CSC 245 Definitions Topics 15
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Discrete Mathematics
encompasses the representation and study of collections of distinct objects.

Philosophical Logic
the classical notion of 'logic'. The study of thought and reasoning.

Mathematical Logic
the use of formal languages and grammars to represent the syntax and semantics of computation

Wellformed formula (wff)
a correctly structured expression of a language

Proposition
a claim that is either true or false with respect to an associated context.

simple proposition
a proposition that contains no logical operators

compound proposition
a claim that is a combination of multiple propositions

Logically Equivalent
When two propositions both evaluate to the same result when given the same input

Tautology
a proposition that always evaluates to true

Contradiction
a proposition that always evaluates to false

Contingency
a proposition that is neither a tautology or a contradiction.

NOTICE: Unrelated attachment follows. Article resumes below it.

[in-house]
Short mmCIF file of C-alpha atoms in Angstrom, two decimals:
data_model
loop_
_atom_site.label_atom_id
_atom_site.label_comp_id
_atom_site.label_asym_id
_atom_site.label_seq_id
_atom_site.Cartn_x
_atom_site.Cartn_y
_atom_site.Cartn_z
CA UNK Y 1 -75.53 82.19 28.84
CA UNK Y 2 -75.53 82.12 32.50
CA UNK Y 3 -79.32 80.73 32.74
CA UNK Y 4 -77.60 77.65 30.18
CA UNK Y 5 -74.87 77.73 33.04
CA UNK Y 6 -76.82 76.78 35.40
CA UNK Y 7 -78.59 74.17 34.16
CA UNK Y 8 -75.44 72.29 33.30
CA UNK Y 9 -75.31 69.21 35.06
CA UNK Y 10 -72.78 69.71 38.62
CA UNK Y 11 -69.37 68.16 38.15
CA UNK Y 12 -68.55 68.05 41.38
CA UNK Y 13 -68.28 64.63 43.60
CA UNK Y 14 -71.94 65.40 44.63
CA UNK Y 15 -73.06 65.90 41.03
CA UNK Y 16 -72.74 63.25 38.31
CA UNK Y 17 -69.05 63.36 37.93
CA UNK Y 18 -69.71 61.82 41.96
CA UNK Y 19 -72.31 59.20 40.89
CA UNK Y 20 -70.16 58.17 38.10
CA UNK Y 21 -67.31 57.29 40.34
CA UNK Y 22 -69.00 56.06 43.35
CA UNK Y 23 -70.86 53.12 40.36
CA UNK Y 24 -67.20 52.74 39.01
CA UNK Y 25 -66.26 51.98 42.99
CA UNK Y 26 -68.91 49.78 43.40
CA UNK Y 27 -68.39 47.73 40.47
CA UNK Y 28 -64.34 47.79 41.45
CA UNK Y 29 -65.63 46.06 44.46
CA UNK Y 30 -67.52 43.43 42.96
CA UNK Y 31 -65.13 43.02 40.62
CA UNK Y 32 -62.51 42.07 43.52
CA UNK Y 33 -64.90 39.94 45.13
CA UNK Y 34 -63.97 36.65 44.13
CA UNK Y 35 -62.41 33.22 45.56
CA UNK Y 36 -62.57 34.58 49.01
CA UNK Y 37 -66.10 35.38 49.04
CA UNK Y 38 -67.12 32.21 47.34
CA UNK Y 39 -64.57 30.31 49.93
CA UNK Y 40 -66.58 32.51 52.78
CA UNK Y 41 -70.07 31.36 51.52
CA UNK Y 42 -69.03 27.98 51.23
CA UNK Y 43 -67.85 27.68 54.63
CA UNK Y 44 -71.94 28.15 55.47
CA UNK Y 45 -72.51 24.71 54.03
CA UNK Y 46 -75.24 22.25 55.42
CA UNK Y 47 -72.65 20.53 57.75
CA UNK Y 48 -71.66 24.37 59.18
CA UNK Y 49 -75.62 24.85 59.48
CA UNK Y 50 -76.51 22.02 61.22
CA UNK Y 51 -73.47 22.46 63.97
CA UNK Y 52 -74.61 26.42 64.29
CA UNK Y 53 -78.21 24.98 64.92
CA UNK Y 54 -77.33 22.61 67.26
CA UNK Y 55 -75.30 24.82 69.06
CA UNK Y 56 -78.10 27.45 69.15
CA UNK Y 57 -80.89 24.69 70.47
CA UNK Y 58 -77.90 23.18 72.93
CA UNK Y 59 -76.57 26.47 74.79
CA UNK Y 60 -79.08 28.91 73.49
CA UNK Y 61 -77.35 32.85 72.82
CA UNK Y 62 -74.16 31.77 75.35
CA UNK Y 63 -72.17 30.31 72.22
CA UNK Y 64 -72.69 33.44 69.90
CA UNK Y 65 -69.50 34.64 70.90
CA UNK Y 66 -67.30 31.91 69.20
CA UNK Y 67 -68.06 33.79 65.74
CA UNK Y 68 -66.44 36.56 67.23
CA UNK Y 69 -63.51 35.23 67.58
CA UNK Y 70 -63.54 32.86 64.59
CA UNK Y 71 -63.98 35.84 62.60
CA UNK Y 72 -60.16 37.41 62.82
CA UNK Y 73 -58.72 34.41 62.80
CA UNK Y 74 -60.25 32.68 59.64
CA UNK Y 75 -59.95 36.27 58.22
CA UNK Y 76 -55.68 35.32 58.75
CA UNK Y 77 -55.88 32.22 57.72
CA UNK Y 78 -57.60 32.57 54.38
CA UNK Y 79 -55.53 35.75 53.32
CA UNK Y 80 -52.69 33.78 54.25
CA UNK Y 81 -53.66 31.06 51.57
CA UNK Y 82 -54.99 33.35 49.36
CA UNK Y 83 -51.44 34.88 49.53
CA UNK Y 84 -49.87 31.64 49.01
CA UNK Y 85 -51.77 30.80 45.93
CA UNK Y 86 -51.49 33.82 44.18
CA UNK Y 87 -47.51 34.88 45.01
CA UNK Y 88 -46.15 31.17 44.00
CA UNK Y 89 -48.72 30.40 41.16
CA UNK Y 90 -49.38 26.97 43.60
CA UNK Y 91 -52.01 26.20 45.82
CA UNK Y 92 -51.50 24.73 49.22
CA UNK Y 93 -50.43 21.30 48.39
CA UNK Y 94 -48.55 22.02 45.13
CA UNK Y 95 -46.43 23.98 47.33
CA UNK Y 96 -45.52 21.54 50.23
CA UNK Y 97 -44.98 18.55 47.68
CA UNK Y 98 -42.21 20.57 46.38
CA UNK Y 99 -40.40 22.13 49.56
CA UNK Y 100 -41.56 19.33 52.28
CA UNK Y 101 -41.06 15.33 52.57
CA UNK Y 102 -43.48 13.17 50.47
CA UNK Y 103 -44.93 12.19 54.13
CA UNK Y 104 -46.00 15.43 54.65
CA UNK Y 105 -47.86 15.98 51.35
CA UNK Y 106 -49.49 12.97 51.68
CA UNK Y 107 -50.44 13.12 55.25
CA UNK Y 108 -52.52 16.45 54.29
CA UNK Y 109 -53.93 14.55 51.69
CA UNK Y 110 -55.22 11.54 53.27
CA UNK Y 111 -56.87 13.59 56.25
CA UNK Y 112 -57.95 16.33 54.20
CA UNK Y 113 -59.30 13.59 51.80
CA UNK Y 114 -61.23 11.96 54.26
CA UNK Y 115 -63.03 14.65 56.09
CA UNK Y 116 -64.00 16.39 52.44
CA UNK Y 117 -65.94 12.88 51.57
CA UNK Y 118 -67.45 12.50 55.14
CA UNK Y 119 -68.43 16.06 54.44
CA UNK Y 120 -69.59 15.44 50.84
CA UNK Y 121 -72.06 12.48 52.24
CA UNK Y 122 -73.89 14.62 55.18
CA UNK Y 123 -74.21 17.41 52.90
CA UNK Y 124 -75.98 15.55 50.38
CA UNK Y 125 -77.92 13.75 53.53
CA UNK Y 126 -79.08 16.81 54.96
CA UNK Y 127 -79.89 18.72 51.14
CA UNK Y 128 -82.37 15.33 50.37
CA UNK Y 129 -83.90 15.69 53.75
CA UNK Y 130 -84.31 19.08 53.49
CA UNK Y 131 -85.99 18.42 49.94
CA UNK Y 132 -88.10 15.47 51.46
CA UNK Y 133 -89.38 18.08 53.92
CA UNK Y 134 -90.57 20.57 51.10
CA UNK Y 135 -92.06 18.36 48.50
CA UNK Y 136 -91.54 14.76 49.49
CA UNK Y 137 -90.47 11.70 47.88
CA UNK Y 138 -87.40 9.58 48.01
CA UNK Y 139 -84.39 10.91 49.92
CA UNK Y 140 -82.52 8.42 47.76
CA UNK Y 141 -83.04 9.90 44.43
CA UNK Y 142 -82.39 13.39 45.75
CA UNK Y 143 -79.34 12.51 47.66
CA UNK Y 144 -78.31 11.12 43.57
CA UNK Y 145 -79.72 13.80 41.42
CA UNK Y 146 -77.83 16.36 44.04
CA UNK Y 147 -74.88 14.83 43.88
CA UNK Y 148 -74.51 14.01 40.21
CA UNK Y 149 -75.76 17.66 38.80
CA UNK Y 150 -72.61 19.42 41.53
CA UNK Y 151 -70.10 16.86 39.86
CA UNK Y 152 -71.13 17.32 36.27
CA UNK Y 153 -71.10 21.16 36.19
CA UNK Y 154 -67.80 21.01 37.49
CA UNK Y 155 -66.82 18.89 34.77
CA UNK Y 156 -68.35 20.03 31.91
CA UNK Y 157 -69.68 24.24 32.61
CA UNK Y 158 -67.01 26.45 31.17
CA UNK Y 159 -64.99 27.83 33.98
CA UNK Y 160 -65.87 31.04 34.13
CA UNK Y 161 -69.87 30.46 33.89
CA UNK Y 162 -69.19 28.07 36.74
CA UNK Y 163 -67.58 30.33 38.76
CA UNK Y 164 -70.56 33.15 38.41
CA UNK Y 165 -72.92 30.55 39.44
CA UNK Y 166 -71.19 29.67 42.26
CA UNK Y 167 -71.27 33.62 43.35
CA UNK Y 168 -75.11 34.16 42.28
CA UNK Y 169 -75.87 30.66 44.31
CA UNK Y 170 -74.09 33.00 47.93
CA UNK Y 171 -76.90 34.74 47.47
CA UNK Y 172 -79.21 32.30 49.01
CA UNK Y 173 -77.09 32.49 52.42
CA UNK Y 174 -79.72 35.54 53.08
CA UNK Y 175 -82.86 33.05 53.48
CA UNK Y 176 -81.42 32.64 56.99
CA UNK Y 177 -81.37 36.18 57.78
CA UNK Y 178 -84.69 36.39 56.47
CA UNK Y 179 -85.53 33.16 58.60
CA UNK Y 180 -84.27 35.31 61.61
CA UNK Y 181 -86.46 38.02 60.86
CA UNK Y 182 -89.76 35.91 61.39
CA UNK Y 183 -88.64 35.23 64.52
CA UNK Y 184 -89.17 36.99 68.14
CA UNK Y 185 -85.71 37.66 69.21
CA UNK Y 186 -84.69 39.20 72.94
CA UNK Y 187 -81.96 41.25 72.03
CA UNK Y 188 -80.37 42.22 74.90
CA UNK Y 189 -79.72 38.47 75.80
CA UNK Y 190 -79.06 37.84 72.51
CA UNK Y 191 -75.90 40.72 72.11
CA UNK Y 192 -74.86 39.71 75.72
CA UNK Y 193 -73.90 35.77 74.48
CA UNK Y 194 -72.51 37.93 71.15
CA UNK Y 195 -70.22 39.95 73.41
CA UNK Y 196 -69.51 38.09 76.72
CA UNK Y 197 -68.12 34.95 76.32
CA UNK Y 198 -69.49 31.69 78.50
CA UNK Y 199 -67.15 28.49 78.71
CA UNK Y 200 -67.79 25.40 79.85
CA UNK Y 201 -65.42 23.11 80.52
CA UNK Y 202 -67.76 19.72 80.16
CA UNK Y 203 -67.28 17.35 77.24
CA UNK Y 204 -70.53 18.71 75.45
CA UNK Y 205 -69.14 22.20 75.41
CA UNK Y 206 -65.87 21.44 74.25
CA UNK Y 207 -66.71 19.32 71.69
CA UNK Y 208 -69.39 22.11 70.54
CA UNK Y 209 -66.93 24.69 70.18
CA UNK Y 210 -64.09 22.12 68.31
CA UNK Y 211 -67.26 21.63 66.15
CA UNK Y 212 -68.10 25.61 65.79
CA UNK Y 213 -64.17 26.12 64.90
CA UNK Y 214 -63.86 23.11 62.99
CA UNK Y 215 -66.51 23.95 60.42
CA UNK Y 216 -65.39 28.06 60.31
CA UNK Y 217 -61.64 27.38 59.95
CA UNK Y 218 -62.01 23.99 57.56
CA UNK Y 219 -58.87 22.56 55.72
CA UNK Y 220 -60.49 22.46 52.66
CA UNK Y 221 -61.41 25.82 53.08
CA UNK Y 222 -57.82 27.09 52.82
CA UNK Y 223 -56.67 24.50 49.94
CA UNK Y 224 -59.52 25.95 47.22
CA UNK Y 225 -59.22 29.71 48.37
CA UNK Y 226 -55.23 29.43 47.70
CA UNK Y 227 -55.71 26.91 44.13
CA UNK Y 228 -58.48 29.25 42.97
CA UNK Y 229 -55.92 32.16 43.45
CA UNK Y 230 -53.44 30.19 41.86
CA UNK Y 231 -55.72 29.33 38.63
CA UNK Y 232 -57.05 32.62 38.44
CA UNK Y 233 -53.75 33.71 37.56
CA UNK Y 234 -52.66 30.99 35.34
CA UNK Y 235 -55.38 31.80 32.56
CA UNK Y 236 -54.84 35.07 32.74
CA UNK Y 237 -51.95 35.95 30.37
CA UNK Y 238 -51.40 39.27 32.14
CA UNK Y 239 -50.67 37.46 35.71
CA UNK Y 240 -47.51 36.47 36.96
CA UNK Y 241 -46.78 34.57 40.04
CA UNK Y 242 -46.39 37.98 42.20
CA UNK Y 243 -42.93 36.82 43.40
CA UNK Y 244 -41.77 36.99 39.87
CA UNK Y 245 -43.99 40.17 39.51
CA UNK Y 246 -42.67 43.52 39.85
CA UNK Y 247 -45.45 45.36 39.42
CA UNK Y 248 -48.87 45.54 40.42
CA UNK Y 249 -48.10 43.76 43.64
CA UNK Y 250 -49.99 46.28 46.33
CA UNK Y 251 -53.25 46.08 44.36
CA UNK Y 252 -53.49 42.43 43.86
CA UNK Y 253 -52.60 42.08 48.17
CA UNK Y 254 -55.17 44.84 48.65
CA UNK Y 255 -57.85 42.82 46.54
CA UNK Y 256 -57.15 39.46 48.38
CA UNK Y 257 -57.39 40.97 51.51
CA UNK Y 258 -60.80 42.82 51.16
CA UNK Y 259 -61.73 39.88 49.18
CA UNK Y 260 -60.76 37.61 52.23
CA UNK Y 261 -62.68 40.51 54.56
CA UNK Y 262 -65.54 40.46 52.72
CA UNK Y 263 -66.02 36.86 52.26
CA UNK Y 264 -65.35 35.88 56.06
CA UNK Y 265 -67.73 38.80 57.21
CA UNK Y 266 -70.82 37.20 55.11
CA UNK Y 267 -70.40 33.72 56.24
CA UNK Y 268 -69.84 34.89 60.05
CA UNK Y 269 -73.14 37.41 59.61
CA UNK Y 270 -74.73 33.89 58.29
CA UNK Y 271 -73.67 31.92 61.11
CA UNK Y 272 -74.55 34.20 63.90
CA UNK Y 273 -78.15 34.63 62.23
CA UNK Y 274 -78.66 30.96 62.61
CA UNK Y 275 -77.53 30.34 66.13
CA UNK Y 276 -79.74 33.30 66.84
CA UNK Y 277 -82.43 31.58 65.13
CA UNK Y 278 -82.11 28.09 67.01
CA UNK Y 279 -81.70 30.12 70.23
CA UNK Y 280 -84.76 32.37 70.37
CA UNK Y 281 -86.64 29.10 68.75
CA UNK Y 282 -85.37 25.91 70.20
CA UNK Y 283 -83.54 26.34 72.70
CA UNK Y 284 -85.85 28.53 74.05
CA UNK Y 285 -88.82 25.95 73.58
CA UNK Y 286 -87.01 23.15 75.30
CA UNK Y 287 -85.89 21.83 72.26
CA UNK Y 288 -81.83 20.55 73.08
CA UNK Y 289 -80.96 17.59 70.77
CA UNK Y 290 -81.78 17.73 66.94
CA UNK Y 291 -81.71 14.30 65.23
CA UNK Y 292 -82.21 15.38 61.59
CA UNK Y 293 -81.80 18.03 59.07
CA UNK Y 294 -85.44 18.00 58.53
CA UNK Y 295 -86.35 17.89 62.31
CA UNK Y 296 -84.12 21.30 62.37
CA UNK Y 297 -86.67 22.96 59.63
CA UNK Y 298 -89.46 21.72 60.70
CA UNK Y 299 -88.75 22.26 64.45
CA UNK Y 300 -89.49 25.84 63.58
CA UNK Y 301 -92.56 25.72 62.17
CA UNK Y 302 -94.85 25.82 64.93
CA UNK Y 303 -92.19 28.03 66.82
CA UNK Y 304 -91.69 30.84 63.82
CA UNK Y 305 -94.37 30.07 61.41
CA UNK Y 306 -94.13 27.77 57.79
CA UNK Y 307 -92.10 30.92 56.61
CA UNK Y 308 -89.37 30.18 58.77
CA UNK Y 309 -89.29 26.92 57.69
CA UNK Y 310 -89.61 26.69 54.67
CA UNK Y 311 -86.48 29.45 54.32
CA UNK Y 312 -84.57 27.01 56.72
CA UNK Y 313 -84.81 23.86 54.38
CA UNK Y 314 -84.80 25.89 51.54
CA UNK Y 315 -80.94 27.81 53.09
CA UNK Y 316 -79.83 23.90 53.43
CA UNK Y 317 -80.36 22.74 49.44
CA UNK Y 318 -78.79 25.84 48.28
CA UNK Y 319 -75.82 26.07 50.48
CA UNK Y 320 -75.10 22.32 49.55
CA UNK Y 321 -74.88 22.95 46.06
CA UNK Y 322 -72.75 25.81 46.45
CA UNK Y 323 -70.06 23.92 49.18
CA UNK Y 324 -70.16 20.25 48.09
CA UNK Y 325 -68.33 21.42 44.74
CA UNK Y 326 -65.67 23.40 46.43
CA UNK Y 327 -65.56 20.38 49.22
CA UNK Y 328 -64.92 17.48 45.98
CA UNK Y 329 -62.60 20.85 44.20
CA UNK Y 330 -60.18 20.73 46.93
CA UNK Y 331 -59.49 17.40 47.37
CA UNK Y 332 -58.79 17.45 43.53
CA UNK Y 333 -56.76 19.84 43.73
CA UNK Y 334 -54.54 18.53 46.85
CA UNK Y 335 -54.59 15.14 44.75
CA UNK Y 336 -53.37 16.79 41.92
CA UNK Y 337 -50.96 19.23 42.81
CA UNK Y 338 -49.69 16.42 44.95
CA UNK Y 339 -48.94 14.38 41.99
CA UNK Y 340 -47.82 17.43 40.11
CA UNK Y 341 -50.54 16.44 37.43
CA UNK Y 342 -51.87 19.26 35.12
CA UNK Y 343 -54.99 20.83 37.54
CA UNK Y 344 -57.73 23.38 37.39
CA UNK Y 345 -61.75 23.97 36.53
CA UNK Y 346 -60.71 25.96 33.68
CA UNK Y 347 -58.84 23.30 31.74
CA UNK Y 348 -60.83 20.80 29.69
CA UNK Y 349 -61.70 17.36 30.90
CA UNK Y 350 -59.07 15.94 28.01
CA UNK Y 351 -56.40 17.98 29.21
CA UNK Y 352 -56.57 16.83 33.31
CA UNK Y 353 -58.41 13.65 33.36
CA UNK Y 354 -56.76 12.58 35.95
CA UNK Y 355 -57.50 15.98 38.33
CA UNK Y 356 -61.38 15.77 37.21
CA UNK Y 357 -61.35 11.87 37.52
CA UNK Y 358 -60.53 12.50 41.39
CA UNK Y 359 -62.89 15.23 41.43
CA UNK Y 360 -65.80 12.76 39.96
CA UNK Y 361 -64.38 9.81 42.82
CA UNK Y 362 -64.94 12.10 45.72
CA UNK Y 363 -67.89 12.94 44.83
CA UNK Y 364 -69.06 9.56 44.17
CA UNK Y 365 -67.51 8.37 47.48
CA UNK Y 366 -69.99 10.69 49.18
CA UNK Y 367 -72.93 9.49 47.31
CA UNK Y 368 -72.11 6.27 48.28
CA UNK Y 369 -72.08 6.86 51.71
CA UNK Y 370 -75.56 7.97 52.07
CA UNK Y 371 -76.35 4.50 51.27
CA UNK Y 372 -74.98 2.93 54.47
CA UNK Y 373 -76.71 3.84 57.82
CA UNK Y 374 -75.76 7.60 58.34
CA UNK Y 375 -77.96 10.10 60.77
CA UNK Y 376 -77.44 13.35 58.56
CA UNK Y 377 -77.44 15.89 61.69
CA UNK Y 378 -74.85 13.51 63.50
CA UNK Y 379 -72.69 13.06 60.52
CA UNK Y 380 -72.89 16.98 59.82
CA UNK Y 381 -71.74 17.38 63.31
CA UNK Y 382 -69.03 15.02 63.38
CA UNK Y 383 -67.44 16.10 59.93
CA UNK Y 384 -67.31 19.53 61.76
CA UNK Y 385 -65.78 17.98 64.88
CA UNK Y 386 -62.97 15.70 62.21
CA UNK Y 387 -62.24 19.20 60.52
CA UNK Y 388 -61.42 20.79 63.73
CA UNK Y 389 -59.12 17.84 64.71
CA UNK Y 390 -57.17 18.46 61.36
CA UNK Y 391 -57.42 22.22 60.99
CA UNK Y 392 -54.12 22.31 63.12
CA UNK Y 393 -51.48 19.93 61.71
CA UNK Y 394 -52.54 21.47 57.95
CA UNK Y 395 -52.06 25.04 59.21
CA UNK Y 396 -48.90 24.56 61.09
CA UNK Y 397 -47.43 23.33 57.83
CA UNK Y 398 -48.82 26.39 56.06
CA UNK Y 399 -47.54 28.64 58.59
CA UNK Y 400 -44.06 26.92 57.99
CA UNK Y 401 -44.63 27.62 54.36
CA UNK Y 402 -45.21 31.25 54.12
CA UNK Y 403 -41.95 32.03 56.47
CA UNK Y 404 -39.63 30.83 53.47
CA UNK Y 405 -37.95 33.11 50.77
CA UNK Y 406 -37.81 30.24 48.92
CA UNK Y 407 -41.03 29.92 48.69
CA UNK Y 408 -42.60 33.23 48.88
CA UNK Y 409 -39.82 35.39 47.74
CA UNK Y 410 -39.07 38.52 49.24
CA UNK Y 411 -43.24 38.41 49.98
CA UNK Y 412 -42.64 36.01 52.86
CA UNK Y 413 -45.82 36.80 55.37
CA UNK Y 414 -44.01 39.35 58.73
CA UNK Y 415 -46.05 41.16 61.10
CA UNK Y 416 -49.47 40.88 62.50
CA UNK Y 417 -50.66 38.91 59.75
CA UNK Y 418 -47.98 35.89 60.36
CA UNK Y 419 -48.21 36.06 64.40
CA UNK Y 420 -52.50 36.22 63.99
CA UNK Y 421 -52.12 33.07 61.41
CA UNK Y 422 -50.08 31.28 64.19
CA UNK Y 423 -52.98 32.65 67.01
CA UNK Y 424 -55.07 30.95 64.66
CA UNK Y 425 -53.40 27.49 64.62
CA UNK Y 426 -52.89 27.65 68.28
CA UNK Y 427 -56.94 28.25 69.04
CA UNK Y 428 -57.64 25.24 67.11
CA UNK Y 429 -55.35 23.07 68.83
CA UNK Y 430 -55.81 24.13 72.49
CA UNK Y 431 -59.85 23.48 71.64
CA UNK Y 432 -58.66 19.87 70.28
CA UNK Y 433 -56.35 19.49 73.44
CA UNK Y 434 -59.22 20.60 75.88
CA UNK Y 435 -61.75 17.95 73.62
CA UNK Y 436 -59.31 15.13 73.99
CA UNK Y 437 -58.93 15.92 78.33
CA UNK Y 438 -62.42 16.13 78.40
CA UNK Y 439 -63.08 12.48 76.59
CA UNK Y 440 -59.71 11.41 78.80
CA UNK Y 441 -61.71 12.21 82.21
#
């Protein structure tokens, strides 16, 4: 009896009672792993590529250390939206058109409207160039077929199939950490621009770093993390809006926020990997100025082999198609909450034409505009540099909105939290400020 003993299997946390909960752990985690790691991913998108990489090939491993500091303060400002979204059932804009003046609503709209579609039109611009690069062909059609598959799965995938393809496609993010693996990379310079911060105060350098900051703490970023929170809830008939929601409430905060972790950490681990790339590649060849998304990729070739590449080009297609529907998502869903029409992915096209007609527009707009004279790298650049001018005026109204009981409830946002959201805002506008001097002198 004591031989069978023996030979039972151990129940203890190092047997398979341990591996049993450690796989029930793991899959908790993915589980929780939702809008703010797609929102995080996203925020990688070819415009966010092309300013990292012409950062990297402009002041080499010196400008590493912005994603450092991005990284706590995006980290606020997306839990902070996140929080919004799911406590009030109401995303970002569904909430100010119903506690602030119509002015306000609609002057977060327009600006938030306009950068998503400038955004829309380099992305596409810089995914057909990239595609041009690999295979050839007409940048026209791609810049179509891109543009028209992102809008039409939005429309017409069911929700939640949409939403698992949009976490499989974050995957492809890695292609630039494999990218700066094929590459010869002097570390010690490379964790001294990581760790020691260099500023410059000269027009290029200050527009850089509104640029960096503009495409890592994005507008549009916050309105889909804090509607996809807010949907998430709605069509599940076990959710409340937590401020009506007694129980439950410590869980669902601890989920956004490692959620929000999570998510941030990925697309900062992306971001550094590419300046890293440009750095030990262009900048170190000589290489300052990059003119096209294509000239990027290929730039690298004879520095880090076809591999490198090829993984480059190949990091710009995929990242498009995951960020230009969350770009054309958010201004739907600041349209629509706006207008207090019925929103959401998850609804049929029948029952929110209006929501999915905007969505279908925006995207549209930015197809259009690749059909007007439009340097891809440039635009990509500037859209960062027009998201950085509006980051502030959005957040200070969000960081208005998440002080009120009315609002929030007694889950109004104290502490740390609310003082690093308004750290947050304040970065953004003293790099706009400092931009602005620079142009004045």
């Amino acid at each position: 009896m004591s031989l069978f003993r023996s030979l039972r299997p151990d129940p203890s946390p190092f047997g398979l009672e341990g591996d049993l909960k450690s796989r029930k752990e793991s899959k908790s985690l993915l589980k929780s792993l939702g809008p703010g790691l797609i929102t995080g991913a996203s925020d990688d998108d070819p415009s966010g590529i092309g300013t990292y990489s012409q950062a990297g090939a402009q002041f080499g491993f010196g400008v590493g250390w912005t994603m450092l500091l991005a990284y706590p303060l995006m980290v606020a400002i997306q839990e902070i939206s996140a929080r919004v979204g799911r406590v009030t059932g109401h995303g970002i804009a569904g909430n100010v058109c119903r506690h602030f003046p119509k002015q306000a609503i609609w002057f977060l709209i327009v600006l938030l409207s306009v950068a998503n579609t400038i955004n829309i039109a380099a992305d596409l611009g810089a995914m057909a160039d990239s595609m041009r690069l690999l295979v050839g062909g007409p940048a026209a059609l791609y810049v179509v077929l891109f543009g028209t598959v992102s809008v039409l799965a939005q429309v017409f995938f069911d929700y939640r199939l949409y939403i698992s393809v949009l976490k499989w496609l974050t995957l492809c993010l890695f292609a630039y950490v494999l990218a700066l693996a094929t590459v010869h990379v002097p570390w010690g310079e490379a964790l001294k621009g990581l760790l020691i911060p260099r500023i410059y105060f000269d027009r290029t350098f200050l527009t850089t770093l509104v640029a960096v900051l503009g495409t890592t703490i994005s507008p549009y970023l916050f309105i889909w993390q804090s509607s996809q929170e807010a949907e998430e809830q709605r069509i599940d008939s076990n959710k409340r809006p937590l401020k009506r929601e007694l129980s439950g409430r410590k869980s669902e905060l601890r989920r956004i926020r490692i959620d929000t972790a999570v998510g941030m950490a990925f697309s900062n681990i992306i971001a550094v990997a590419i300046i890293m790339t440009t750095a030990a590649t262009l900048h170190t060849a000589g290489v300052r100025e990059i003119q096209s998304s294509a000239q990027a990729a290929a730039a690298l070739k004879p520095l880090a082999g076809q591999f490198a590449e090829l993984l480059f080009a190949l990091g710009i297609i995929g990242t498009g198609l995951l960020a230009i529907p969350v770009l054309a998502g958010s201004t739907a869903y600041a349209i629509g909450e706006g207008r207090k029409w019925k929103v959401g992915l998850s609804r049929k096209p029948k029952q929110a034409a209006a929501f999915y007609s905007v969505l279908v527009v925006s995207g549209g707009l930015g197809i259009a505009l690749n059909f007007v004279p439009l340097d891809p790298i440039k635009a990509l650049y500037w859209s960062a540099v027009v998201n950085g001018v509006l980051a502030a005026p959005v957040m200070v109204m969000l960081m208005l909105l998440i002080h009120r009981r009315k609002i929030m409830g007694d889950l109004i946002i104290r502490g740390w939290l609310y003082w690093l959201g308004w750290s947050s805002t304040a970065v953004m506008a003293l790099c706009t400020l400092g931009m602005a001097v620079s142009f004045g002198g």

Logically Equivalent (def 2)
p and q are logically equivalent if p<>q is a tautology.

Predicate
A statement that includes one or more variables and will evaluate to either true or false when the variables are assigned values

Domain of Discourse
The collection of values from which a variable's value is drawn

Bound variable
A quantified variable in a predicate.

Free (Unbound) Variable
An unquantified variable

Argument
A connected series of statements to establish a definite proposition.

Inductive argument
Moves from specific observations to a general conclusion.

Deductive argument
Uses accepted general principles to explain a specific situation.

Valid deductive argument
(p1^p2^p3^...^pn)>q is valid if the conclusion must follow from the hypothesis.

Sound Argument
A valid argument that also has a true premises is a sound argument

Fallacy
an argument constructed with an improper inference

Conjecture
A statement with an unknown truth value

Theorem
a conjecture that has been shown to be true

Proof
A sound argument that establishes the truth of a theorem

Lemma
a simple theorem whose truth is used to construct more complex theorems

Corollary
a theorem whose truth follows directly from another theorem